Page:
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Columbia’s Hamilton Hall Takeover: Photos From Inside

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Columbia University Issues Deadline For Gaza Encampment To Vacate Campus

Photo: Alex Kent/Getty Images

Around 1 a.m. on Tuesday, Columbia University students calling for their school’s divestment from Israel escalated their protest by taking it indoors. After nearly two weeks in an encampment on the Ivy’s main lawn, demonstrators forced their way into a nearby academic building, Hamilton Hall, and set up barricades to block the police from the entrance.

After evicting two university facility workers, students hung a banner reading “Student Intifada” from the second floor of the hall. In response, Columbia threatened to expel students occupying the building, while the White House condemned the practice of “forcibly taking over buildings.” As students rushed Hamilton Hall early on Tuesday, photographer Alex Kent was documenting it all, including the tense moment with the Columbia workers inside. Below, Kent explains what his photos captured.

Photo: Alex Kent/Getty Images

Photo: Alex Kent/Getty Images

Around 11 p.m. or midnight, things on campus start getting quiet — people eat or start going to bed. That night was different because people were very much awake and moving around midnight. They started gathering at the middle of campus on the sundial and it was an alert that something was happening. One group started moving tents to the upper side of the campus and another group ran to the opposite side of the campus, toward Hamilton Hall. I noticed one of these people had a hardhat on, so I followed him.

There was a lone security guard on the ground-level floor, and she seemed really taken aback. She started calling for backup, and the protesters told her she needed to leave. Inside, I followed protesters as they brought barricades in and started setting them up in the main room. Other folks started going up the stairs to pull down more furniture — the desks for students and larger desks for teachers.

Photo: Alex Kent/Getty Images

Photo: Alex Kent/Getty Images

When they started pulling the furniture down, they encountered two facilities workers who were still on site. The students were telling the facilities workers that they needed to leave. The employee in the Yankees hat said they were not going to tell him what to do and that he was doing his job. They were trying to calm him down and convince him to leave and I think they tried to touch him to calm him down, and he responded by pushing.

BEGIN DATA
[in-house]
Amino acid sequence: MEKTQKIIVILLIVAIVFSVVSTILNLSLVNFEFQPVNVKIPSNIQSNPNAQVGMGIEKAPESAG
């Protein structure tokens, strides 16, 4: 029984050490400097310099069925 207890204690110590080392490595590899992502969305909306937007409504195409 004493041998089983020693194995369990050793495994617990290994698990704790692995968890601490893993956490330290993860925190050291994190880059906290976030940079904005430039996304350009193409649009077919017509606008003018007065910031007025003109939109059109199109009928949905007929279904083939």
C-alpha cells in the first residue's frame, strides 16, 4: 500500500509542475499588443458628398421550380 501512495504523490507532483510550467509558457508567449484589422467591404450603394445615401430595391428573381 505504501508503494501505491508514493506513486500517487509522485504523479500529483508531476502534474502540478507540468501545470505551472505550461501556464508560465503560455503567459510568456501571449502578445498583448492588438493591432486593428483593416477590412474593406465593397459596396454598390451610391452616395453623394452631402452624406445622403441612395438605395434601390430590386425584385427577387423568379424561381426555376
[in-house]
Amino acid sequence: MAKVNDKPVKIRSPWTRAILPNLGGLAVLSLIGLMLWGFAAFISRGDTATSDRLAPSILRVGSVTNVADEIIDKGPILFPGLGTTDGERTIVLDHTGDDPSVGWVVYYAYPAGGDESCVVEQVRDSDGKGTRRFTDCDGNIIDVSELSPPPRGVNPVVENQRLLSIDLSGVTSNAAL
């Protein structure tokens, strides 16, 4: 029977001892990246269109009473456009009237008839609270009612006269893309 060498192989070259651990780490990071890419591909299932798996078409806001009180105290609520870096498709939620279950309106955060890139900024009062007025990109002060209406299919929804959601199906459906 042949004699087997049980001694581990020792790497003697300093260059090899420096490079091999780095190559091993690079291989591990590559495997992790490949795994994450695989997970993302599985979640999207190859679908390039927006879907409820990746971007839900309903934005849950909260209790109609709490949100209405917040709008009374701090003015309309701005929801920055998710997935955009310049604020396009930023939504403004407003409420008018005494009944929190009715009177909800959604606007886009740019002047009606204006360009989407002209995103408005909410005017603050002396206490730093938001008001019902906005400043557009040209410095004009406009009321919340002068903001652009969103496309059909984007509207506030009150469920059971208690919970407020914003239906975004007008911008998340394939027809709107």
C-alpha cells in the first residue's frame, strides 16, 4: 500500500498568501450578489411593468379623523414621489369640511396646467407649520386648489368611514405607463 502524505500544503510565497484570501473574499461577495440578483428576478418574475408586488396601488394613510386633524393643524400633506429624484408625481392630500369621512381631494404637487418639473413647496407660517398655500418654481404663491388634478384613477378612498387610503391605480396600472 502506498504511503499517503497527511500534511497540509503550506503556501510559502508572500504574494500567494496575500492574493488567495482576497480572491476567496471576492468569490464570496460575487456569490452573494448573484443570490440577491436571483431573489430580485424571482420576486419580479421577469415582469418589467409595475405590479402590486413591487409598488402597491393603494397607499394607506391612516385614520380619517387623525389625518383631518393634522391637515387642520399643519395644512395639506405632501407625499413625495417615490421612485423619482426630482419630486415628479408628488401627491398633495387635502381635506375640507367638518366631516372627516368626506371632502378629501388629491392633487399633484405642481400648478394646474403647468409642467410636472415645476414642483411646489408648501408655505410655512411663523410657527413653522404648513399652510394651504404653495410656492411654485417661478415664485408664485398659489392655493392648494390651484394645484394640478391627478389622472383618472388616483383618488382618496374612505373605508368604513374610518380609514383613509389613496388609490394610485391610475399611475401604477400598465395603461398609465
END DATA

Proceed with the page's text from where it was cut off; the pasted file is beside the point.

The students were trying to level with them practically. They were saying “this is happening,” and that it’s better for them if they go. “You don’t get paid enough to deal with this” — I think I remember one student saying something to that effect.

No one was hurt. There was pushing and shoving, but both walked away, and there were no solid punches. It was more an act of frustration.

Photo: Alex Kent/Getty Images

Photo: Alex Kent/Getty Images

They had been carrying supplies in these reusable shopping bags leading up to the action. There were a lot of supplies — ropes, chains, nails, a drill, a hammer — that were used in the barricades, which were most likely brought in with the bags. They had sleeping bags, and they seemed like they were ready to stay. There were no protest chants inside the building — it was all very much to-the-point directions about what to do, what they needed to do.

Photo: Alex Kent/Getty Images

Photo: Alex Kent/Getty Images

When they started to barricade the main entrance, they broke the windows to the French doors and wrapped a chain around them to secure them.

Photo: Alex Kent/Getty Images

Photo: Alex Kent/Getty Images

The barricades are triple-layered. Inside, there are desks as barricades, then the door with some of the windows smashed with the chain around it. Then there’s chairs in the vestibule. Outside, there are metal picnic tables against the door as well.

Photo: Alex Kent/Getty Images

Photo: Alex Kent/Getty Images

On a lower level, they used wood and nails to fix one of the barricades in place:

Photo: Alex Kent/Getty Images

Photo: Alex Kent/Getty Images

Photo: Alex Kent/Getty Images

Students called the building “Hind’s Hall” in honor of 6-year-old Hind Rajab, who was killed in Gaza.
Photo: Alex Kent/Getty Images

During the confrontation with the workers, they were asking me to leave. I told them I was going to stay. They said, “If you don’t leave, we’re not opening the door again for you. You could be here for weeks.” That happened twice with two different protesters. Around 1:40 a.m., they were letting the workers out through a door that wasn’t barricaded yet. I was trying to convince them to let me stay. They said, “We’re not going to let you shoot. We’ll smash your camera.” Essentially, that was it.

I saw them up in the window dropping the sign that says “Student Intifada.” At the end, once they kicked me out, they bolted the door and went up to the second-floor balcony and dropped the banners. When I got out, there was still a crowd of over 100 people.

I went to the J school to warm up, eat, drink, and file. When I came out this morning, most of the students were gone and there was a dozen or two still outside wrapped up in blankets outside the building. That came after the announcement from the university this morning that they’re closing the campus.

Photo: Alex Kent/Getty Images



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